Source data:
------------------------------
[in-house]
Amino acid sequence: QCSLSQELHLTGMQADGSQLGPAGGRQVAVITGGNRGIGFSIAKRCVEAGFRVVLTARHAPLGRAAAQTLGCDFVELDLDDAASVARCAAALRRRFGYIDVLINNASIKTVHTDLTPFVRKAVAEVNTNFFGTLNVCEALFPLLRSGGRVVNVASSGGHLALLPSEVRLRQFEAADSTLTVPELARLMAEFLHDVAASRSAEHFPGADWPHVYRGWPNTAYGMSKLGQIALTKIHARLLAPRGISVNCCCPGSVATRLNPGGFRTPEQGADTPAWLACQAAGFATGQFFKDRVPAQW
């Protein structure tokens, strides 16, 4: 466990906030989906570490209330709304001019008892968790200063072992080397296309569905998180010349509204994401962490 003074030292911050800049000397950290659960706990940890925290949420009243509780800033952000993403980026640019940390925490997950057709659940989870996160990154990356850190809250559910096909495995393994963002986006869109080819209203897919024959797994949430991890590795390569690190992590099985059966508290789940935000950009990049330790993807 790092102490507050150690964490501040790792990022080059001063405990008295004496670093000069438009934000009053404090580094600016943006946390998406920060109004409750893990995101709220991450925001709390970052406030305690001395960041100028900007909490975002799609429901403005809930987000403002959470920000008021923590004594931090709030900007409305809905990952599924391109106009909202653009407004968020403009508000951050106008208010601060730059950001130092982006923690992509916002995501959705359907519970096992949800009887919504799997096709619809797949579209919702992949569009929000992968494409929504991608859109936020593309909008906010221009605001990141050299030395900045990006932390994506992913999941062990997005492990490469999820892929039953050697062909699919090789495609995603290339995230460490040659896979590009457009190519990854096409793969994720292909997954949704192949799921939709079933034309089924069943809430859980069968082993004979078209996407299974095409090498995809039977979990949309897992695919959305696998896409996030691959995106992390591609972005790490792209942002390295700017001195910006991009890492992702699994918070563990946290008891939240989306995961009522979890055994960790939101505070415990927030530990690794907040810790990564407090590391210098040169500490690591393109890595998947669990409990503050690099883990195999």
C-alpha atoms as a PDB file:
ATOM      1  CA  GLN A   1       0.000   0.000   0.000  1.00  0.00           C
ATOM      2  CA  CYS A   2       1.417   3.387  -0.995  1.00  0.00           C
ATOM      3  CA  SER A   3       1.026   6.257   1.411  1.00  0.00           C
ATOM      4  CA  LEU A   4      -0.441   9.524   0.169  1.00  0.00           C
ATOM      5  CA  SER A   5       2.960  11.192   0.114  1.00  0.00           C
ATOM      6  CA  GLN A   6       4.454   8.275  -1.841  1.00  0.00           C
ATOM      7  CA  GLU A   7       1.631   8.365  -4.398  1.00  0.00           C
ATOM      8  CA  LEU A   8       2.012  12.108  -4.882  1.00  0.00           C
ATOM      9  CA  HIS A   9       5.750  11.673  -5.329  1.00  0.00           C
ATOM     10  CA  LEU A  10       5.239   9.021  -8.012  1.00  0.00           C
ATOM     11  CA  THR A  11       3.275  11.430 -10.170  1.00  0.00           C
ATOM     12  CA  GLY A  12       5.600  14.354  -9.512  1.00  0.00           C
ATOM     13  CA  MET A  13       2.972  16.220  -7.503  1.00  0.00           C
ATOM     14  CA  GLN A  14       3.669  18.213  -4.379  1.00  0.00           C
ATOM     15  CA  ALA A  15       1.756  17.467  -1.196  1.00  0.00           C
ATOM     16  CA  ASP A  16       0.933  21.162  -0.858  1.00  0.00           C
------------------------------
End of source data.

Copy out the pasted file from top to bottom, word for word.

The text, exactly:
[in-house]
Amino acid sequence: QCSLSQELHLTGMQADGSQLGPAGGRQVAVITGGNRGIGFSIAKRCVEAGFRVVLTARHAPLGRAAAQTLGCDFVELDLDDAASVARCAAALRRRFGYIDVLINNASIKTVHTDLTPFVRKAVAEVNTNFFGTLNVCEALFPLLRSGGRVVNVASSGGHLALLPSEVRLRQFEAADSTLTVPELARLMAEFLHDVAASRSAEHFPGADWPHVYRGWPNTAYGMSKLGQIALTKIHARLLAPRGISVNCCCPGSVATRLNPGGFRTPEQGADTPAWLACQAAGFATGQFFKDRVPAQW
């Protein structure tokens, strides 16, 4: 466990906030989906570490209330709304001019008892968790200063072992080397296309569905998180010349509204994401962490 003074030292911050800049000397950290659960706990940890925290949420009243509780800033952000993403980026640019940390925490997950057709659940989870996160990154990356850190809250559910096909495995393994963002986006869109080819209203897919024959797994949430991890590795390569690190992590099985059966508290789940935000950009990049330790993807 790092102490507050150690964490501040790792990022080059001063405990008295004496670093000069438009934000009053404090580094600016943006946390998406920060109004409750893990995101709220991450925001709390970052406030305690001395960041100028900007909490975002799609429901403005809930987000403002959470920000008021923590004594931090709030900007409305809905990952599924391109106009909202653009407004968020403009508000951050106008208010601060730059950001130092982006923690992509916002995501959705359907519970096992949800009887919504799997096709619809797949579209919702992949569009929000992968494409929504991608859109936020593309909008906010221009605001990141050299030395900045990006932390994506992913999941062990997005492990490469999820892929039953050697062909699919090789495609995603290339995230460490040659896979590009457009190519990854096409793969994720292909997954949704192949799921939709079933034309089924069943809430859980069968082993004979078209996407299974095409090498995809039977979990949309897992695919959305696998896409996030691959995106992390591609972005790490792209942002390295700017001195910006991009890492992702699994918070563990946290008891939240989306995961009522979890055994960790939101505070415990927030530990690794907040810790990564407090590391210098040169500490690591393109890595998947669990409990503050690099883990195999």
C-alpha atoms as a PDB file:
ATOM      1  CA  GLN A   1       0.000   0.000   0.000  1.00  0.00           C
ATOM      2  CA  CYS A   2       1.417   3.387  -0.995  1.00  0.00           C
ATOM      3  CA  SER A   3       1.026   6.257   1.411  1.00  0.00           C
ATOM      4  CA  LEU A   4      -0.441   9.524   0.169  1.00  0.00           C
ATOM      5  CA  SER A   5       2.960  11.192   0.114  1.00  0.00           C
ATOM      6  CA  GLN A   6       4.454   8.275  -1.841  1.00  0.00           C
ATOM      7  CA  GLU A   7       1.631   8.365  -4.398  1.00  0.00           C
ATOM      8  CA  LEU A   8       2.012  12.108  -4.882  1.00  0.00           C
ATOM      9  CA  HIS A   9       5.750  11.673  -5.329  1.00  0.00           C
ATOM     10  CA  LEU A  10       5.239   9.021  -8.012  1.00  0.00           C
ATOM     11  CA  THR A  11       3.275  11.430 -10.170  1.00  0.00           C
ATOM     12  CA  GLY A  12       5.600  14.354  -9.512  1.00  0.00           C
ATOM     13  CA  MET A  13       2.972  16.220  -7.503  1.00  0.00           C
ATOM     14  CA  GLN A  14       3.669  18.213  -4.379  1.00  0.00           C
ATOM     15  CA  ALA A  15       1.756  17.467  -1.196  1.00  0.00           C
ATOM     16  CA  ASP A  16       0.933  21.162  -0.858  1.00  0.00           C